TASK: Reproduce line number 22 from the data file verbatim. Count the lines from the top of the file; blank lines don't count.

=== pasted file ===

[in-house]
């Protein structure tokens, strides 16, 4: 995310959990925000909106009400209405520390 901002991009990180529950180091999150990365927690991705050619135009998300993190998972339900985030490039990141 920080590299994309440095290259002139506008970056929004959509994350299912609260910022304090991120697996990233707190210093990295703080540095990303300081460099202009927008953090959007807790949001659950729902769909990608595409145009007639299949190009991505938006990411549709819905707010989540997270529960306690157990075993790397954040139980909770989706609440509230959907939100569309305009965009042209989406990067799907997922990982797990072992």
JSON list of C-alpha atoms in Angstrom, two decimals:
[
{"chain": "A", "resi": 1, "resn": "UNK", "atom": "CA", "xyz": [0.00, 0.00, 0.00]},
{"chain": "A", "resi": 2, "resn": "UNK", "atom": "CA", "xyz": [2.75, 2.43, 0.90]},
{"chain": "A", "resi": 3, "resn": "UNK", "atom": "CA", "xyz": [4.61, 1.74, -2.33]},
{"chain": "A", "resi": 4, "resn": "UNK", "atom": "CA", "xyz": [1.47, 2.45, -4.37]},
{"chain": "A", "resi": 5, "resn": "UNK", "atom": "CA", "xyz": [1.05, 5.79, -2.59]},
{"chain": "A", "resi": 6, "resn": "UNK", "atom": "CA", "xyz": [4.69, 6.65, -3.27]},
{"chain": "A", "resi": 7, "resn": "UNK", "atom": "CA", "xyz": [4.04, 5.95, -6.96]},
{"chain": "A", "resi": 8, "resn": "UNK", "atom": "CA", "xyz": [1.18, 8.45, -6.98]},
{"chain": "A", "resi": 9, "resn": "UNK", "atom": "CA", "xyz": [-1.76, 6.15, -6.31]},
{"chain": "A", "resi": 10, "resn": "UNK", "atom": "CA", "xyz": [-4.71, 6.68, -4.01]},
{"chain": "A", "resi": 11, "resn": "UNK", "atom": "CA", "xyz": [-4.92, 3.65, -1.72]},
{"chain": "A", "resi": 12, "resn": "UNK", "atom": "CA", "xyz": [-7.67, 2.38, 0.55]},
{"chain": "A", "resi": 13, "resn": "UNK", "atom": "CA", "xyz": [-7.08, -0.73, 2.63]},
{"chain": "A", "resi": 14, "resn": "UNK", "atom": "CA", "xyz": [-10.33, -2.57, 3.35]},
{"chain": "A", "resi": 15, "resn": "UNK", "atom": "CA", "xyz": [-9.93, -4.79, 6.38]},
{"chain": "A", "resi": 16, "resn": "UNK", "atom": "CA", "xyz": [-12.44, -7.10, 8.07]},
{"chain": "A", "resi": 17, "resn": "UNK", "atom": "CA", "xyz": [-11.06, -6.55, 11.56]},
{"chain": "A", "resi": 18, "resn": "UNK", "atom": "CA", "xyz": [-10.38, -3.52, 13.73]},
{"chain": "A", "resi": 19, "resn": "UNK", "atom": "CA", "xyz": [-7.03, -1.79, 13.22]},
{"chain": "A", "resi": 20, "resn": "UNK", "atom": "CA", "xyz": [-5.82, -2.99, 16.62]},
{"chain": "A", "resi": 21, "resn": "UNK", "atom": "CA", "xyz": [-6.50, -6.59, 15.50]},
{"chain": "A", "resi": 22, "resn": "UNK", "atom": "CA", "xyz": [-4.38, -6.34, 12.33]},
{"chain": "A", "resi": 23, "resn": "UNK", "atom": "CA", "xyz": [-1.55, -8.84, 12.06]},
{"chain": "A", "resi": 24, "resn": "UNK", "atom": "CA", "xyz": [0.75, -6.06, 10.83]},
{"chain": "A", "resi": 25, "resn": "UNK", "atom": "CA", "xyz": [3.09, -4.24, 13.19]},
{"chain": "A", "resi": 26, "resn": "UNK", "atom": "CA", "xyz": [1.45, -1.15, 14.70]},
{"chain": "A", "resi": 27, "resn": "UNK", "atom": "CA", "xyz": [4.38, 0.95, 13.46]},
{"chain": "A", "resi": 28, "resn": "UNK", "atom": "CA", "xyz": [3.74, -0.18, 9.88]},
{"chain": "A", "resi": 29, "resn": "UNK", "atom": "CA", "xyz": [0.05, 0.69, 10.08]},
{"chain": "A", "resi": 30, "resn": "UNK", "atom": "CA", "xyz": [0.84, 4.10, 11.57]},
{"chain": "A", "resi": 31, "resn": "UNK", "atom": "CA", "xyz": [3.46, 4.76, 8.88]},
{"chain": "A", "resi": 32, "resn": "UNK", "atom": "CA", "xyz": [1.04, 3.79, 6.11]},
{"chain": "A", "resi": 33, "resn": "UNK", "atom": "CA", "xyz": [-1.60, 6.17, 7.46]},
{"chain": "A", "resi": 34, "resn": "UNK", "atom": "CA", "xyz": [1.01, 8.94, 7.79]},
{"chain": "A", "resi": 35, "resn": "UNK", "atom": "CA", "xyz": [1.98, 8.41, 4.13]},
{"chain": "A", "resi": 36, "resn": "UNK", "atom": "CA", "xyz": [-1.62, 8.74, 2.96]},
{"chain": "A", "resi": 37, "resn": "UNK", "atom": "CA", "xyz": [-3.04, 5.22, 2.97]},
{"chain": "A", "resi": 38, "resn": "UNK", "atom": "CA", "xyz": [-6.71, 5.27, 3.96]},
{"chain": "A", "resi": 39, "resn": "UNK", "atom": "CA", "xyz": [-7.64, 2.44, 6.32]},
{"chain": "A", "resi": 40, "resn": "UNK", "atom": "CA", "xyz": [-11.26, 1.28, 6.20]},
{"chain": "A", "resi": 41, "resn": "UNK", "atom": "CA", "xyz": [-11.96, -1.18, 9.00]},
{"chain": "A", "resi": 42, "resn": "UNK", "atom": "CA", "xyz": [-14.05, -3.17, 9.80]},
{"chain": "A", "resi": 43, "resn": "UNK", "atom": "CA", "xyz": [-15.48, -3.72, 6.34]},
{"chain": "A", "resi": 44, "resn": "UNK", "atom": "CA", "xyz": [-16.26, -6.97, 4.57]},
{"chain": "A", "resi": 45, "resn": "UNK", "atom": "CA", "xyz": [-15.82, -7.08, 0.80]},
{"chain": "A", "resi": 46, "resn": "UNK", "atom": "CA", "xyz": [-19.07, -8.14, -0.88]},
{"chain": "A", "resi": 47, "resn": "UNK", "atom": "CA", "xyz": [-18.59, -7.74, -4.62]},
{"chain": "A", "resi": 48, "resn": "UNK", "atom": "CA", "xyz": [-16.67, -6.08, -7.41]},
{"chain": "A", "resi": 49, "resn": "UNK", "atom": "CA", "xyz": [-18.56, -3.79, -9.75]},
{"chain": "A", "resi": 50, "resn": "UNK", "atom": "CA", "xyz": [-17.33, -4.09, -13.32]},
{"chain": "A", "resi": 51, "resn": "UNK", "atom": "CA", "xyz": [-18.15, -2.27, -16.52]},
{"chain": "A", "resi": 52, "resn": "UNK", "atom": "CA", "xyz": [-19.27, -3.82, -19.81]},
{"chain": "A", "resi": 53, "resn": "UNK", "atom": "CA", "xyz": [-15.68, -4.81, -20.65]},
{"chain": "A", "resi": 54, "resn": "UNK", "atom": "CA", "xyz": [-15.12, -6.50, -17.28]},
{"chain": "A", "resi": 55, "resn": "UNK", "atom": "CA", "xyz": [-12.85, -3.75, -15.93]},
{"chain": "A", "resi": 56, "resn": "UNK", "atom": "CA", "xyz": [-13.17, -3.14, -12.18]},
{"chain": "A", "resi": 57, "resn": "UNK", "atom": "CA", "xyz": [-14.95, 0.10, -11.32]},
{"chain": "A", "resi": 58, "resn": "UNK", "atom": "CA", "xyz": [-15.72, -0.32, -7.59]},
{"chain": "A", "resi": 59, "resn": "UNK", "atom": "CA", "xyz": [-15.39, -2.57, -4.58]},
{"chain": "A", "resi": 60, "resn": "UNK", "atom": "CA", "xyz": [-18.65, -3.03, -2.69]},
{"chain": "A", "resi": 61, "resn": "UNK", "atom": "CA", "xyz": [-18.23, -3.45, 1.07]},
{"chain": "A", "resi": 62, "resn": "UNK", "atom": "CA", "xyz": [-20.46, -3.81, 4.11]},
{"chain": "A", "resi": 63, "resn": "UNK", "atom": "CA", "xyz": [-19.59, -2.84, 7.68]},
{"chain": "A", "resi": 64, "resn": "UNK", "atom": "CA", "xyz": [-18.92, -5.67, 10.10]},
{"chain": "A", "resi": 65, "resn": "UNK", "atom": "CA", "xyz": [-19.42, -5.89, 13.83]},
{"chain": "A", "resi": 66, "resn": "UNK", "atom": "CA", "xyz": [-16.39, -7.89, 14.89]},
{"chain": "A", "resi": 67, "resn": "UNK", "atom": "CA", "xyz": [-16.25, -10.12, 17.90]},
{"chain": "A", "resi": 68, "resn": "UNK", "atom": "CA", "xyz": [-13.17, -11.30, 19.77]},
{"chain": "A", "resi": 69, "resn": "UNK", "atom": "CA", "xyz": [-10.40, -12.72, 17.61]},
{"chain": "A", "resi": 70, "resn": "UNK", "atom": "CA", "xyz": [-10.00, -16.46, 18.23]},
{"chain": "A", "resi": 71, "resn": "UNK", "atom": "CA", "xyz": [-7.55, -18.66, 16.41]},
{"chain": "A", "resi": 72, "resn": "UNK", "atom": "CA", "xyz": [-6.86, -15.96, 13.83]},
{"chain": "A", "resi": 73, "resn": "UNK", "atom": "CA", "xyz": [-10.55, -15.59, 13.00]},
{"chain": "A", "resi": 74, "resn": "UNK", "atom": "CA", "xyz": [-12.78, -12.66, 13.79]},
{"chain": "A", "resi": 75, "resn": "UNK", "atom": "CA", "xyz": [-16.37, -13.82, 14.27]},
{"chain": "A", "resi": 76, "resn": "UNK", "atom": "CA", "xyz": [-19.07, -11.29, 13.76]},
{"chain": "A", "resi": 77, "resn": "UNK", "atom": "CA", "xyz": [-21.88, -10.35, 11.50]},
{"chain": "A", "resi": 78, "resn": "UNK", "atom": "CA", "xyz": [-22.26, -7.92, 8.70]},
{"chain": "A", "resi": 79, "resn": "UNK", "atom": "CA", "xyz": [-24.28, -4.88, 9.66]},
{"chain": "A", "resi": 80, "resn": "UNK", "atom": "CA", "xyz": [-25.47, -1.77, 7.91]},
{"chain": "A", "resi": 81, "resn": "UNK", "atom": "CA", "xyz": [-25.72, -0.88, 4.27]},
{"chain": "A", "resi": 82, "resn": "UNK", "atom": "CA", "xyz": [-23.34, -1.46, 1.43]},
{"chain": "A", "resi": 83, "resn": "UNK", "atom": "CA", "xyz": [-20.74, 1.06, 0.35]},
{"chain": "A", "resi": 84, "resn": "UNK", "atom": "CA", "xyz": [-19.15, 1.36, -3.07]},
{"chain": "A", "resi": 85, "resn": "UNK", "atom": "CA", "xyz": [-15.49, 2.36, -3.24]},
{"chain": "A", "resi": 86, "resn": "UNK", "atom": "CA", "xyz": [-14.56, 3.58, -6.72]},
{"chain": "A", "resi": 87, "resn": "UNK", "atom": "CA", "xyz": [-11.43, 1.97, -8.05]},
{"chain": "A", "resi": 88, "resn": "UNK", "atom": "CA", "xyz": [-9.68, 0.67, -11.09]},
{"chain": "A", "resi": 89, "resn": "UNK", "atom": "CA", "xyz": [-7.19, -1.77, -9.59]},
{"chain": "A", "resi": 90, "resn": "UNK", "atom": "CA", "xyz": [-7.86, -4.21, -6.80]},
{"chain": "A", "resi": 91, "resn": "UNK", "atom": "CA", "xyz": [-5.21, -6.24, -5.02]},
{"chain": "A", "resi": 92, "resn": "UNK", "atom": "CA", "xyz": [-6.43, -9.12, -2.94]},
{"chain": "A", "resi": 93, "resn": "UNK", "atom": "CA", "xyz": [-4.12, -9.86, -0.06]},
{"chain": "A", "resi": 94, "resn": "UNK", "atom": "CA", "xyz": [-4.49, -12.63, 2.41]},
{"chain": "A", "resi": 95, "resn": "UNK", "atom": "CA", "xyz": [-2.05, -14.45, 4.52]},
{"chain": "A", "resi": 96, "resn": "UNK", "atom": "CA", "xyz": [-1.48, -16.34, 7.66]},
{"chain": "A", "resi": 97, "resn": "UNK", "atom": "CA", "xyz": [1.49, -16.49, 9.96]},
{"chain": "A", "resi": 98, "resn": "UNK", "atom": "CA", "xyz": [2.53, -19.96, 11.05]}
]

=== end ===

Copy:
{"chain": "A", "resi": 18, "resn": "UNK", "atom": "CA", "xyz": [-10.38, -3.52, 13.73]},